Somethings need to be left alone because they are fine just they are...a great saying "if ain't broke don't fix it". The oven's heat from pre-heating obviously facilitates the yeast rising. How do I know this? Because I only had it on warm and the dough didn't rise as well.

Submitted by suehalehayes on Wed, 2011-12-28 22:41.

reminds of days when everyone made bread more than once a day!

Submitted by plmezzano on Tue, 2012-01-17 00:57.

You have a possible 4 1/2 cups of sugar in this bread. Are you sure that is correct? The way it is put together is a little unconventional abut I understand that this is an old recipe and they made the only way they knew how.

Submitted by Peanutty on Thu, 2012-02-02 09:32.

Reminds me of a Portugese sweet bread recipe that I once had. Only difference as far as I can remember is there are no eggs in this recipe. I wonder - if you added about a 1/2 dozen eggs to this recipe - added more flour to make a soft dough, voila, sweet bread. Think it's worth trying out. I can almost taste it as I'm thinking about it. A loverly buttery crumb and a thin soft crust. What heaven that was. The kids would just cut a wedge of bread and have that for breakfast. That was great too, as I wouldn't have to make a hot breakfast that day.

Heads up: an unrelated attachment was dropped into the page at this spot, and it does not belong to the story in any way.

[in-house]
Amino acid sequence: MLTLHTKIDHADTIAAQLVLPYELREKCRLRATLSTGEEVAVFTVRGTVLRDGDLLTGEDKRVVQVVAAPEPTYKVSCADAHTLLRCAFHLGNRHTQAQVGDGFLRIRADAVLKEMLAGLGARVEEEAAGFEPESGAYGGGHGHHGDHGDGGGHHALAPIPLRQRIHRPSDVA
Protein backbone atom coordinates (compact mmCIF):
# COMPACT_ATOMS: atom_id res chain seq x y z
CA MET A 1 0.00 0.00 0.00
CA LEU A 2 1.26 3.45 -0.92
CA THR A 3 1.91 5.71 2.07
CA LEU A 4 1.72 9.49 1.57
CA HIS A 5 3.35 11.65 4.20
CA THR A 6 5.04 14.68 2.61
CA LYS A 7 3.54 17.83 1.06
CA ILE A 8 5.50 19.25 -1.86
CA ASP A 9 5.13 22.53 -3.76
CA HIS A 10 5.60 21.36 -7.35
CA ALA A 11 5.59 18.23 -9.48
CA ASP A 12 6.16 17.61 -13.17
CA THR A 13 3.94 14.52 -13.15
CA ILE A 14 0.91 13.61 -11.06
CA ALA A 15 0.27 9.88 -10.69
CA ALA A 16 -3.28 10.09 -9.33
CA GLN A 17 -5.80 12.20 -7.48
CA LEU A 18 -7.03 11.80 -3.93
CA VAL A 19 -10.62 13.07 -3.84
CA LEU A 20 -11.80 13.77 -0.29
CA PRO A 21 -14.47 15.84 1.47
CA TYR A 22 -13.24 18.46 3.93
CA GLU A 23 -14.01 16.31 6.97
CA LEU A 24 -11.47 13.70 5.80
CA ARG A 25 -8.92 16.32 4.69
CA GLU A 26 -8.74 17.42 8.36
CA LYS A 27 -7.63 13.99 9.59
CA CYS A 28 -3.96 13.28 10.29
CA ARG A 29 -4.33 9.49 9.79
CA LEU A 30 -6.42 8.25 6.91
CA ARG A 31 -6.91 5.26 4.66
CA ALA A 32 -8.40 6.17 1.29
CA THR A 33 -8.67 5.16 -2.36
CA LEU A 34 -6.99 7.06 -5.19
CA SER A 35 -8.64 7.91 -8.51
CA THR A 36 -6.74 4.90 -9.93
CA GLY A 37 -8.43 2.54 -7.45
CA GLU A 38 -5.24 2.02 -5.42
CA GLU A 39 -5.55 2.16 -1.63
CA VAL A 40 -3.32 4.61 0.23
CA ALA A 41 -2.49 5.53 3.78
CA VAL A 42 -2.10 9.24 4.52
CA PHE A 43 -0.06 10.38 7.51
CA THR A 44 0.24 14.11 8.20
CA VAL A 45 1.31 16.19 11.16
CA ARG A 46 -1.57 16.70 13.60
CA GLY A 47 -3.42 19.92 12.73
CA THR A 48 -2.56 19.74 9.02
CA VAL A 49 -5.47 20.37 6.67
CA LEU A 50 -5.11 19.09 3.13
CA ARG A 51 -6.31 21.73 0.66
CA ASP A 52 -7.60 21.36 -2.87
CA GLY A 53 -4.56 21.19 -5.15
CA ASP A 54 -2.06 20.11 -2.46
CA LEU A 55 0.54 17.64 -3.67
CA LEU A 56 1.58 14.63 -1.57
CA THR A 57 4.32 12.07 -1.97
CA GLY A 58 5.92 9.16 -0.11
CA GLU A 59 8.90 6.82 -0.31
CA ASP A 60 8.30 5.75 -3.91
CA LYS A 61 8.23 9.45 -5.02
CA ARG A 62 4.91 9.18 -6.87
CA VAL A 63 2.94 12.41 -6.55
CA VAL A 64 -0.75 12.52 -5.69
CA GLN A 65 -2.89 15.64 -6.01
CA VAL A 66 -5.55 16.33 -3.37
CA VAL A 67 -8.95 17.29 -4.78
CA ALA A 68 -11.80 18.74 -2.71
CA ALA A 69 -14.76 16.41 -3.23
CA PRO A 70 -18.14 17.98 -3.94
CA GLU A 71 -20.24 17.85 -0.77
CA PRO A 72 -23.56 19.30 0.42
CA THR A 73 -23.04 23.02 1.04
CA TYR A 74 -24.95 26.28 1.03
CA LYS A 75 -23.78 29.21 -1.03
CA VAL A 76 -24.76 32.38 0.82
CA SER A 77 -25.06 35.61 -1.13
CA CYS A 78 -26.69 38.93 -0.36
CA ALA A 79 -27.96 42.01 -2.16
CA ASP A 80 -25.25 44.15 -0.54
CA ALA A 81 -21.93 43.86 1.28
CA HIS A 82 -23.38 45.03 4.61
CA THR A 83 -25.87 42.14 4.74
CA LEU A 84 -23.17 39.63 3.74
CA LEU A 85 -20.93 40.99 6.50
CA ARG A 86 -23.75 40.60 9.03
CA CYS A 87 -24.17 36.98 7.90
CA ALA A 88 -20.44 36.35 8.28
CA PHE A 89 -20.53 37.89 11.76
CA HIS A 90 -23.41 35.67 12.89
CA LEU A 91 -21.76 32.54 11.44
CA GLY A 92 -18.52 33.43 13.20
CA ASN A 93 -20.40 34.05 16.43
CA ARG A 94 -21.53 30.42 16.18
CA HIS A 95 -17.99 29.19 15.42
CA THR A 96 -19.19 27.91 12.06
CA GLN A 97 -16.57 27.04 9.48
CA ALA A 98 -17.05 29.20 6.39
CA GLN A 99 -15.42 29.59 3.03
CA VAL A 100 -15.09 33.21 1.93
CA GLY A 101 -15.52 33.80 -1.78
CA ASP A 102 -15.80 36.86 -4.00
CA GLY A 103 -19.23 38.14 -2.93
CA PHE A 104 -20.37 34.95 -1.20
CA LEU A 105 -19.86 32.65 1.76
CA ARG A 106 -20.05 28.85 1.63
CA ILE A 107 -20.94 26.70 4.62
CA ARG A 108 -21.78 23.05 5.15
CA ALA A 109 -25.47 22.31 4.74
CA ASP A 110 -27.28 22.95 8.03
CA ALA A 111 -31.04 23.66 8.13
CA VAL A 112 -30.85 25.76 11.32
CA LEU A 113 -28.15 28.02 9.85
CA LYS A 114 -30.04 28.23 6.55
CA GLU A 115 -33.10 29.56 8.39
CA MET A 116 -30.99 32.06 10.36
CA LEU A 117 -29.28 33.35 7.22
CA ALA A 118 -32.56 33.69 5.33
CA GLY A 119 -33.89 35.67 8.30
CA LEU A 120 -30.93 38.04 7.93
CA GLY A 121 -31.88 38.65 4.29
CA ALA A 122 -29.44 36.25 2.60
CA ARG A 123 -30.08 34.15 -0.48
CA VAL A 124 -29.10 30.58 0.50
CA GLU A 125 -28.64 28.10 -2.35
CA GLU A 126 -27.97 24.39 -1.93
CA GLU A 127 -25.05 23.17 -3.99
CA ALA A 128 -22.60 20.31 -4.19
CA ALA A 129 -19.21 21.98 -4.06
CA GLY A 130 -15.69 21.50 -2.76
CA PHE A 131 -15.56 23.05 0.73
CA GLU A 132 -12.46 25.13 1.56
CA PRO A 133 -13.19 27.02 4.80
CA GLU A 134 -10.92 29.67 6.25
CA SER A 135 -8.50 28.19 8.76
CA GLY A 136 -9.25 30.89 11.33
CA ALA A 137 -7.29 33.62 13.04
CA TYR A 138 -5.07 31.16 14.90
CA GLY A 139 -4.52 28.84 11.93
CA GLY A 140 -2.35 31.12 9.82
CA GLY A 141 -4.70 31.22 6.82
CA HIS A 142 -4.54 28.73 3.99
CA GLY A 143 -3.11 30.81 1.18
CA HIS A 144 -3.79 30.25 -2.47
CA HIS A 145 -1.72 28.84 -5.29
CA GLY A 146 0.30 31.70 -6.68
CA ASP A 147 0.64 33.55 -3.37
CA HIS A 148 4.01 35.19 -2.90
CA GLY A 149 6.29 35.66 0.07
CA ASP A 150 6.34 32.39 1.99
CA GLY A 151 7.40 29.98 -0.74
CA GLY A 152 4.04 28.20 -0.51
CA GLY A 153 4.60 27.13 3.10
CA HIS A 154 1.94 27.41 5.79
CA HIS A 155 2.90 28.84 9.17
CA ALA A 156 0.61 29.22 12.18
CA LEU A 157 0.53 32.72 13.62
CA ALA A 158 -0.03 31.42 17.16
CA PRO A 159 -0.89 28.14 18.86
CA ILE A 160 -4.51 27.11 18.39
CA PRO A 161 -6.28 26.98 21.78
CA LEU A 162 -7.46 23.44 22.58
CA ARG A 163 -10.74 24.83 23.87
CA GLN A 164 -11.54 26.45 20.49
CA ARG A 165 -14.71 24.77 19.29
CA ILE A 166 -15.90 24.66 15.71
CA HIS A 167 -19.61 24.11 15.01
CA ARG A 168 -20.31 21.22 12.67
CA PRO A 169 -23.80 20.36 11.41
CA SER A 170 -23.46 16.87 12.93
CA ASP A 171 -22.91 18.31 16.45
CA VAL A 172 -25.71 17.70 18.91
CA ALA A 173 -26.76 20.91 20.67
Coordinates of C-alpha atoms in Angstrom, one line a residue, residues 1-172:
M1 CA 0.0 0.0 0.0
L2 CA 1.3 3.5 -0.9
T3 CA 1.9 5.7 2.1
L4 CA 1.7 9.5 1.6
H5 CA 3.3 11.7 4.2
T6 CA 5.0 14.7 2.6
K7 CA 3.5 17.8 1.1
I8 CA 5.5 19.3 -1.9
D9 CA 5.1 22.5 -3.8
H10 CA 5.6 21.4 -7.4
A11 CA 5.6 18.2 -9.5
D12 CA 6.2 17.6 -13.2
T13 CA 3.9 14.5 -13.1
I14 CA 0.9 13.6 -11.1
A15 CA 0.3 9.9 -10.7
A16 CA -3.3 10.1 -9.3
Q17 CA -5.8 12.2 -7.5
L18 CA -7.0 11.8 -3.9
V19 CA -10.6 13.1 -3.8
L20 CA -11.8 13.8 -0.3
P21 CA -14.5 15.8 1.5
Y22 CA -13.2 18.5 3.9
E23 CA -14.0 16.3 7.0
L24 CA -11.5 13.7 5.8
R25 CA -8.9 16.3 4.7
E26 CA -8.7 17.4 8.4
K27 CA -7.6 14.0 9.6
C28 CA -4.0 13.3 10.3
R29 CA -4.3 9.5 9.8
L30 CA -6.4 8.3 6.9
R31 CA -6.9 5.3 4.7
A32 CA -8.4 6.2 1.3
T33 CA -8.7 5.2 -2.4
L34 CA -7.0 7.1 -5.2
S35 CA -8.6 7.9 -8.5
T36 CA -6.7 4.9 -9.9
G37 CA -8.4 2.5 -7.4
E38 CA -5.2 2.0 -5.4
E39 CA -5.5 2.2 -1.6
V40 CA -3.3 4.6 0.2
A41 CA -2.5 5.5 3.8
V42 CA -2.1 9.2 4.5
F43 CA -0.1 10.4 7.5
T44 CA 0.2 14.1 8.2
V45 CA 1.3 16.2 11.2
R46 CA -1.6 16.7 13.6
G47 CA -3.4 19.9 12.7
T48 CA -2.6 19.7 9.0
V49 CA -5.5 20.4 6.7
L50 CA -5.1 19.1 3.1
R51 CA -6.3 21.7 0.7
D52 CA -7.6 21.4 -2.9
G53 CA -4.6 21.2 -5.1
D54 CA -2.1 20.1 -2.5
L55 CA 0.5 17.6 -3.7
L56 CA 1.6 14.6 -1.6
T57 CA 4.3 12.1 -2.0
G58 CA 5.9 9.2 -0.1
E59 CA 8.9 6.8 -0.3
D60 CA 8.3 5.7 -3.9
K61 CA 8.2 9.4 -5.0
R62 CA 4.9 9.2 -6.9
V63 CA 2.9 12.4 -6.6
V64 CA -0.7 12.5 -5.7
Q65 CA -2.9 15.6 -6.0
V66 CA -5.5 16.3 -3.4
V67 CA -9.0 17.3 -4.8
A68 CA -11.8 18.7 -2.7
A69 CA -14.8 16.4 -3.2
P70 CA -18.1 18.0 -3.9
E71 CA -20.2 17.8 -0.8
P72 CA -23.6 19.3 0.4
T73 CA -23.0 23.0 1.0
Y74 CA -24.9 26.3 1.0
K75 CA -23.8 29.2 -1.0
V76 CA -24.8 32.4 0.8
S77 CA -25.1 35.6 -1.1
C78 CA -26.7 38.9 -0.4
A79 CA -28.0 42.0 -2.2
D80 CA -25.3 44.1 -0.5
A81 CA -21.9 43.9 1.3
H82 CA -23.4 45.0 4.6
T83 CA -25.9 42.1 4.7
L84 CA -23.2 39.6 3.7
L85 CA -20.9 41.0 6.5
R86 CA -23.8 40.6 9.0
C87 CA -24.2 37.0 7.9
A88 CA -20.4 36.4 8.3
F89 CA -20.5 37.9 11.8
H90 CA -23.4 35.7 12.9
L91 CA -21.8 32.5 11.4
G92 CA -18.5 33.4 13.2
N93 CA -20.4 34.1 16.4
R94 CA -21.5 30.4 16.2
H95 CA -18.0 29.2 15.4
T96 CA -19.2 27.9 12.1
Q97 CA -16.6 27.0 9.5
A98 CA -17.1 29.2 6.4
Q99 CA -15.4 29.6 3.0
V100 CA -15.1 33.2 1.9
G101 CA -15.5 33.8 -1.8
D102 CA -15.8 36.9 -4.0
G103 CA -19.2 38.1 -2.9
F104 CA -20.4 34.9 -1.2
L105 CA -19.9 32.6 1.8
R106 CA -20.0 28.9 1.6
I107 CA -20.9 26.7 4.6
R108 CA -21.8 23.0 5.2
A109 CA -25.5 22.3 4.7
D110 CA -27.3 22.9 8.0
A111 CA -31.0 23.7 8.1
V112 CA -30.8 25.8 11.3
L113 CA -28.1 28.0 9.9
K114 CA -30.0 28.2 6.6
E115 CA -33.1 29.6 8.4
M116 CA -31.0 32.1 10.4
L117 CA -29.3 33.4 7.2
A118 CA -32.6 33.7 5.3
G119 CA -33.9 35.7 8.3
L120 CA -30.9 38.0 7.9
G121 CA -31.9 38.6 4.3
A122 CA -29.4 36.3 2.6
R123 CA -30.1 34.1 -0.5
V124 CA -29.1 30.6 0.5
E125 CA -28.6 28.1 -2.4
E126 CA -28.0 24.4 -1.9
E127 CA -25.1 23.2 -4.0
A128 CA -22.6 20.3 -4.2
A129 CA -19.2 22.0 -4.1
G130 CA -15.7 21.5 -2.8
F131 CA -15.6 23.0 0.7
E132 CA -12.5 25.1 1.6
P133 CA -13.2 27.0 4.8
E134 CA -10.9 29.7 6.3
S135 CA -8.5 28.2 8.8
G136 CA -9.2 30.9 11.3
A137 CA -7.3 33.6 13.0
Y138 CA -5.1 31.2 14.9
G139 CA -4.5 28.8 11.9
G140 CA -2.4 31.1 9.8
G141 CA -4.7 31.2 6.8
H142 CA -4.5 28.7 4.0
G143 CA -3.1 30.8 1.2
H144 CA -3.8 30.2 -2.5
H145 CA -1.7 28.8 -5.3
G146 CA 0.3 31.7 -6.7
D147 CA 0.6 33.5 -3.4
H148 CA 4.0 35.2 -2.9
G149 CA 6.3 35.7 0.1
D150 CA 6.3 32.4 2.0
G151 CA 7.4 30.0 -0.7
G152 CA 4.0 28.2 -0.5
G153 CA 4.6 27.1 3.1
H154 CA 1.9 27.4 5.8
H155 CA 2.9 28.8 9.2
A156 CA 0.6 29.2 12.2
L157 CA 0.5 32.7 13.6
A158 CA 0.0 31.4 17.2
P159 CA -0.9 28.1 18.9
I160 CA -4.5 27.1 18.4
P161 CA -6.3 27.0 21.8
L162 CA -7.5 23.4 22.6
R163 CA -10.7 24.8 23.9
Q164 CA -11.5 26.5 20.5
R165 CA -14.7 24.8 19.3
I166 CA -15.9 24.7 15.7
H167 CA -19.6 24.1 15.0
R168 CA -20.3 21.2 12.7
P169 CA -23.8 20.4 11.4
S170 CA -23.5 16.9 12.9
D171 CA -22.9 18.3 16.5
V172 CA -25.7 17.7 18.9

Thanks for the recipe NSobotka.

Happy baking all!!!

Submitted by Lady M on Thu, 2012-03-08 23:34.

My Mother Made 9 loaves of bread every 2-3 says for the 8 of us. She also made a sweet bread for the cinnamon rolls and doughnuts, but not with 3 1/2 Cups of sugar, I think it was about 1 cup.

Submitted by raecatherine on Sat, 2012-04-21 09:51.

Was it ever decided how much sugar is used in this recipe? Could the second amount of 1-2 cups be for making cinnamon sugar for the cinnamon rolls?